Recently GaLTT received a question about best practices for planting native species to prevent soil erosion on the banks above the ocean. Shoreline stability is a problem that will worsen as the effects of climate change affect the stresses put on the land edging the ocean.
While it’s difficult to answer in detail without knowing the specifics of a site (e.g., soil moisture, aspect, exposure), here are some general principles landholders can follow.
Don’t plant invasive species!
Check the status of any non-native plants you are considering.
Plant a mix of vegetation types
Sites with a wide variety of vegetation of various ages (groundcovers, shrubs, trees of deciduous and evergreen species) are usually stable, because each plant from large to small contributes to the stabilization of the soil in different ways that come together to form a strong mat.
Plant native species
Generally, a mix of native species including deep rooted shrubs and grasses with fibrous surface roots would work well. Suitable shrubs would include roses (baldhip or Nootka), ocean spray, Oregon grape, evergreen huckleberry, snowberry and kinnikinnick. Salal is salt-tolerant.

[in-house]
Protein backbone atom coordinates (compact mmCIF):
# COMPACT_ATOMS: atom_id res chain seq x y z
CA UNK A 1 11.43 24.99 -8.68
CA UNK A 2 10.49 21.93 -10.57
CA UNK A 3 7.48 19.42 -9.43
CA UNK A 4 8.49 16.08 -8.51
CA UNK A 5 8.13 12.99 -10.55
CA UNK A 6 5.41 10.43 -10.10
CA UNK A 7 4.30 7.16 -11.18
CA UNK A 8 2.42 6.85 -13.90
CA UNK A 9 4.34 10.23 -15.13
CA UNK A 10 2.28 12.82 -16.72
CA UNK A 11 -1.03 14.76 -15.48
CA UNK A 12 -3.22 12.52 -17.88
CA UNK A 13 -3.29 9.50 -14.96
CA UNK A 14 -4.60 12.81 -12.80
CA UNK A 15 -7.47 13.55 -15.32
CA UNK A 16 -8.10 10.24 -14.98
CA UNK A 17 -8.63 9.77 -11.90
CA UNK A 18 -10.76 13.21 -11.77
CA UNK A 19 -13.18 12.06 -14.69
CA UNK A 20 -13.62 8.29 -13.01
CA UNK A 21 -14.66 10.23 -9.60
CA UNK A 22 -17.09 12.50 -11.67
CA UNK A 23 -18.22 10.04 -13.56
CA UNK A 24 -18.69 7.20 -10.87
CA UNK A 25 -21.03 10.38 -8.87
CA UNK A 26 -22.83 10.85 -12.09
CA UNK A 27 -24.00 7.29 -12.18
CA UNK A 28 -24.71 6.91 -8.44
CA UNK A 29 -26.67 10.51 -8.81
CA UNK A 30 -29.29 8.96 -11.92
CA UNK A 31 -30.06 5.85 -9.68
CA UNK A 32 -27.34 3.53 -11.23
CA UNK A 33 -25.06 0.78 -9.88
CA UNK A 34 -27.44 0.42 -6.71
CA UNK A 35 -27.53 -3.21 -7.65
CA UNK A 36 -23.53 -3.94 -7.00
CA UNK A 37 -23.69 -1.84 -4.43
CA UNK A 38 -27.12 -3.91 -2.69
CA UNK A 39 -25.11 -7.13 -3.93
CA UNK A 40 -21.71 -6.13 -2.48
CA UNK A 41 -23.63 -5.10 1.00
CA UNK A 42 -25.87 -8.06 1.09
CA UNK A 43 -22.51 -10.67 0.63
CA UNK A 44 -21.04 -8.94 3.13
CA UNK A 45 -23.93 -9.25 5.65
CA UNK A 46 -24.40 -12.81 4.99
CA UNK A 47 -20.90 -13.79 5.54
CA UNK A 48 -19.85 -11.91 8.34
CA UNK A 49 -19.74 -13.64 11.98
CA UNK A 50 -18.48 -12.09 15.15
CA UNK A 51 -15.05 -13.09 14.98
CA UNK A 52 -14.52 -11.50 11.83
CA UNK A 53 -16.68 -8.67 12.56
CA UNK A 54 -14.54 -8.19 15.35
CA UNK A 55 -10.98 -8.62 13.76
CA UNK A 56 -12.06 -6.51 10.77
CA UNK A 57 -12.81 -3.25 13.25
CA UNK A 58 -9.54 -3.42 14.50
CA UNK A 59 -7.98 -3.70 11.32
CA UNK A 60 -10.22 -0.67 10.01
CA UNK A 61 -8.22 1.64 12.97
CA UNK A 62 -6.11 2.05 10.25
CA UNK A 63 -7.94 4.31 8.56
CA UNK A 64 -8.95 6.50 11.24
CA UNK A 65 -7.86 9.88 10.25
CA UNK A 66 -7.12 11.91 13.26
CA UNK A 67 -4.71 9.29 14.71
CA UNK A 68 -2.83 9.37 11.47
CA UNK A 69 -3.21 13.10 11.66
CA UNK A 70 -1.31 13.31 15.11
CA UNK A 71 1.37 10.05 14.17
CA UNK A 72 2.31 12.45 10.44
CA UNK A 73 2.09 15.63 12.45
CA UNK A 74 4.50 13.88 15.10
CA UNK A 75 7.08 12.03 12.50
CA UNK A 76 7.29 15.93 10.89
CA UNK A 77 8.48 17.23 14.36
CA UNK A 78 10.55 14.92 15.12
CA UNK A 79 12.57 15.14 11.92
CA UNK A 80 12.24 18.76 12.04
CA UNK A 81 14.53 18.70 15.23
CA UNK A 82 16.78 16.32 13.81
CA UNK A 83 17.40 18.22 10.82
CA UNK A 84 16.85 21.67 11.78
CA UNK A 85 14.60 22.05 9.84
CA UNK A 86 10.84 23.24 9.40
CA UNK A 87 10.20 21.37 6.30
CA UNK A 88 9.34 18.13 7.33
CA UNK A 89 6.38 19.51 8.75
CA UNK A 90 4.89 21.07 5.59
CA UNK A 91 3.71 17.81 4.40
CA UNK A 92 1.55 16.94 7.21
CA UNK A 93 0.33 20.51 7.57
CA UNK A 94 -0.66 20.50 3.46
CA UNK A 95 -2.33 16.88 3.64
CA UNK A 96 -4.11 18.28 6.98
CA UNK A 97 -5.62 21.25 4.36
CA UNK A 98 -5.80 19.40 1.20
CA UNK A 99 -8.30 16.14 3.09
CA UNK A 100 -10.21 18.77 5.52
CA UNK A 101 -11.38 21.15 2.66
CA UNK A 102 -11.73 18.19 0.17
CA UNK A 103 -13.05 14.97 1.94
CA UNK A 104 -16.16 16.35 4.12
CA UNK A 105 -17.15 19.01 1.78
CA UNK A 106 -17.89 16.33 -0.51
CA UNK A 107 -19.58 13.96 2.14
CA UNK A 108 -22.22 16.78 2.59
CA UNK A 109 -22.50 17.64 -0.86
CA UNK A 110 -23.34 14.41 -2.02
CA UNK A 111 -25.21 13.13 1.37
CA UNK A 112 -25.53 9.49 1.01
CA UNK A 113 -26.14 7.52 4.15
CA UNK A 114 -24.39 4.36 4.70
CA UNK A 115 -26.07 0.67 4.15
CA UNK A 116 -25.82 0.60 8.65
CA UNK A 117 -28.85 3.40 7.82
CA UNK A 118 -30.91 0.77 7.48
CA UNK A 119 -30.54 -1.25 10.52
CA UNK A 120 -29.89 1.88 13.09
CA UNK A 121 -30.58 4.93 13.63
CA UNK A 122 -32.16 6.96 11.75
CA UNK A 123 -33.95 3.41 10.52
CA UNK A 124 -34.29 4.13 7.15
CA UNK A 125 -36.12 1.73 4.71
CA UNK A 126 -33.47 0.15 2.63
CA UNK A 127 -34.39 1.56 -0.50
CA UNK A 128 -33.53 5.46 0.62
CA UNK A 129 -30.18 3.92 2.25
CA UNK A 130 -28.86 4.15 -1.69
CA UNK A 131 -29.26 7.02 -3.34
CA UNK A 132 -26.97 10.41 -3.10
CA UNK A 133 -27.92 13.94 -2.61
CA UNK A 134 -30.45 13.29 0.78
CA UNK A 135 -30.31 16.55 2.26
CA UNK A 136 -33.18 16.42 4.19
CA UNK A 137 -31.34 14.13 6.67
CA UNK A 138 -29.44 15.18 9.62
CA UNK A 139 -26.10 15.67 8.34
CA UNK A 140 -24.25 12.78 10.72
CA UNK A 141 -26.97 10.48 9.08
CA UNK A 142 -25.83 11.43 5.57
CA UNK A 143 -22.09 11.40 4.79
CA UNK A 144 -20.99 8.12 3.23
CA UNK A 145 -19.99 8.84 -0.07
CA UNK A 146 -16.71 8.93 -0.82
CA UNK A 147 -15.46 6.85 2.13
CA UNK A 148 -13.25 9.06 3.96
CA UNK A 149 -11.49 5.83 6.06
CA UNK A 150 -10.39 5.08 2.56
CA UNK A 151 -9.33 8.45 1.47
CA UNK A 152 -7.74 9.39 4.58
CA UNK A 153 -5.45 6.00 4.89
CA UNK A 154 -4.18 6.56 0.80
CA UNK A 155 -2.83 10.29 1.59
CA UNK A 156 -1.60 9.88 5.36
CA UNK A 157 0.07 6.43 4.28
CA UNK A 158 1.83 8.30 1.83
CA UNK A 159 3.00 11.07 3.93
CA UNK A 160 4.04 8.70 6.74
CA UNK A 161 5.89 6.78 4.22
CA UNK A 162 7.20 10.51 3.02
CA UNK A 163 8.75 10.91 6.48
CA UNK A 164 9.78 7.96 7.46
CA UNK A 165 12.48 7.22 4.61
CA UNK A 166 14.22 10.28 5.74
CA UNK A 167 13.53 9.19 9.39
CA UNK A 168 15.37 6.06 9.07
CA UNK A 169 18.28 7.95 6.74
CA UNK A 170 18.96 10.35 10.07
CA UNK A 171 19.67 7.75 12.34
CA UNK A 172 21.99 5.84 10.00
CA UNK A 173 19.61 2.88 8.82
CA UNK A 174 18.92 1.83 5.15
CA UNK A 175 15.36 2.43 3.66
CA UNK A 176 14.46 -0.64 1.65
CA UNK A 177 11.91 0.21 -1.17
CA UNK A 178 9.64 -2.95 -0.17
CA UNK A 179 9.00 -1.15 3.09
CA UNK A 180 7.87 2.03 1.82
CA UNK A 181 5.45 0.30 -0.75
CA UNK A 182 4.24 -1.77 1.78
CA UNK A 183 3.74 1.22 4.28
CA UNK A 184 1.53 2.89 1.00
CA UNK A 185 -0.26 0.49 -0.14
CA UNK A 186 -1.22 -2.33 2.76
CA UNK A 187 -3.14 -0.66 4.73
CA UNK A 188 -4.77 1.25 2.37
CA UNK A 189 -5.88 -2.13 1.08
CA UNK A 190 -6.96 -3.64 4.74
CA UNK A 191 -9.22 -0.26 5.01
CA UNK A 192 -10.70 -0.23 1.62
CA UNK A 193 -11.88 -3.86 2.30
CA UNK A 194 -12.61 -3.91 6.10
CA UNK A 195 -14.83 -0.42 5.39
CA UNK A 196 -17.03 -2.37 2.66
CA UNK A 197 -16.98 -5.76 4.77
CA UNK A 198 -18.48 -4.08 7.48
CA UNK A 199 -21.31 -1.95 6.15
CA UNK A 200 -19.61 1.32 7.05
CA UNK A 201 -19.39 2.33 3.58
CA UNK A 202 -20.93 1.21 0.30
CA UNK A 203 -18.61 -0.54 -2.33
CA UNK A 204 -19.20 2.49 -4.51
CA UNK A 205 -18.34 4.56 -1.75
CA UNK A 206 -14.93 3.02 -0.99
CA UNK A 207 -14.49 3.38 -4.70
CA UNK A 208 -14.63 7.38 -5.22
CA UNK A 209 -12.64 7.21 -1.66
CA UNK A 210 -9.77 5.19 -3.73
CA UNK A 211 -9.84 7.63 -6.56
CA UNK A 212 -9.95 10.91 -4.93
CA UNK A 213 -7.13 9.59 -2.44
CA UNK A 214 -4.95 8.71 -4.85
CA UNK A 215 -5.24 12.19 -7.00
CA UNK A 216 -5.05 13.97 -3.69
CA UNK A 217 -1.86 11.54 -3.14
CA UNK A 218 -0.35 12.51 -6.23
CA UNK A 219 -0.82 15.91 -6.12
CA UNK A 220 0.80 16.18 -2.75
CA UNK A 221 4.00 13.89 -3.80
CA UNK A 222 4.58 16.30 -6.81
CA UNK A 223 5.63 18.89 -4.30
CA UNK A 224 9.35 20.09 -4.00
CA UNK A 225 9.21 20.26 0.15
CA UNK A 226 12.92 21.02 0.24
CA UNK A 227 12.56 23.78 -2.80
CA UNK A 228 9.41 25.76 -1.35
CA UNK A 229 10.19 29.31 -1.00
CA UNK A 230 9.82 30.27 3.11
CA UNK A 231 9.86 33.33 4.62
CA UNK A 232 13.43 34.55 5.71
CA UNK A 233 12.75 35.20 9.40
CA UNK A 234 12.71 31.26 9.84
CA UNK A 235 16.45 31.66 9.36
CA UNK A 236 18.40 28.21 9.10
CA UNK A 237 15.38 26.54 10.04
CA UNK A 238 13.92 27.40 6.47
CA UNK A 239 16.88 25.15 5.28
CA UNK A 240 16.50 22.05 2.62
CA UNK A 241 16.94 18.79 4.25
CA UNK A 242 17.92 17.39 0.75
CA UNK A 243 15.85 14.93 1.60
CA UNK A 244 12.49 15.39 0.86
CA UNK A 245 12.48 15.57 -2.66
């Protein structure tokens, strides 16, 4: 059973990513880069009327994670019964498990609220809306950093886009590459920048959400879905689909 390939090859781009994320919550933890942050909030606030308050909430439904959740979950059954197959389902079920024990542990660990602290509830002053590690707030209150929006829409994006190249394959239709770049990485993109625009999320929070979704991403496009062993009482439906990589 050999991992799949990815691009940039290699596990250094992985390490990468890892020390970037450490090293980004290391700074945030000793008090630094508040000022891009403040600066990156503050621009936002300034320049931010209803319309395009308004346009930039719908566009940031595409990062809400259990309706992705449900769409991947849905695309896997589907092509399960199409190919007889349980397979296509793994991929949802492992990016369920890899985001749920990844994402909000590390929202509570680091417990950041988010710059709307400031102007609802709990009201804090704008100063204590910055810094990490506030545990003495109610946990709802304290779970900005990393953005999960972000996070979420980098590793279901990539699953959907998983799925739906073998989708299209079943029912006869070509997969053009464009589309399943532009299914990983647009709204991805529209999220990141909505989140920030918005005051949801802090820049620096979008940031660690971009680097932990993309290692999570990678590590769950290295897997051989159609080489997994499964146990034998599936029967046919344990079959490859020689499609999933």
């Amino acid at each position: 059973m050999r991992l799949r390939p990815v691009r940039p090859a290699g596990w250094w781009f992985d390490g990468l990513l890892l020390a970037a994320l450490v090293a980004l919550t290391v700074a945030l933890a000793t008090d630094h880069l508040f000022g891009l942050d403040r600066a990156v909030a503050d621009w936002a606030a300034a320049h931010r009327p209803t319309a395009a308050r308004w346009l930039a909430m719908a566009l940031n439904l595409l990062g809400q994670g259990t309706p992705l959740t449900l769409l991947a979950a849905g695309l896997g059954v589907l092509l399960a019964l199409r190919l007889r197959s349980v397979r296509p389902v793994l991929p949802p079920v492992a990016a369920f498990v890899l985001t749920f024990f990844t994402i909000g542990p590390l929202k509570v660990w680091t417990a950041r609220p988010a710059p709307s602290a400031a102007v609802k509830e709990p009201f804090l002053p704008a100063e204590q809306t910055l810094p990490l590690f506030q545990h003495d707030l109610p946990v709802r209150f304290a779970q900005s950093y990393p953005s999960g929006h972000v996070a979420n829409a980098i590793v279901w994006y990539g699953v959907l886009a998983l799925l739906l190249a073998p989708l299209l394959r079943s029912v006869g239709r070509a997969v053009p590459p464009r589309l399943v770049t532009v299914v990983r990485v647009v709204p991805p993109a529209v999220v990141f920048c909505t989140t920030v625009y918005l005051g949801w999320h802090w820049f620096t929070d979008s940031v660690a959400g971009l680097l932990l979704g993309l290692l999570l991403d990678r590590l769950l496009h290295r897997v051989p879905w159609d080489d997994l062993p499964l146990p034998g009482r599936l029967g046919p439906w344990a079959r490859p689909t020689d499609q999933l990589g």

Dune grass and oat-grass are grass options. Look for native plant seed mixes that include perennial grass and forb mixtures. (Forbs are herbaceous plants that aren’t grass, sedges, or rushes, the category includes “wildflowers.”)
Trees are excellent for stabilizing slopes; local options would include Douglas-fir, arbutus, shore pine, Douglas maple, and bigleaf maple. Many people are concerned about losing their view—but appropriate planting and pruning can save both the view and reduce damage to slopes and shoreline.
On highly erodible foreshores vegetation might not be enough to solve all problems, but it’s a critical component. And remember: one of the great benefits of using native species in plantings is that they usually require less watering once established.
There’s a lot of information out there on this subject, some of it highly technical. Here are a few starter resources.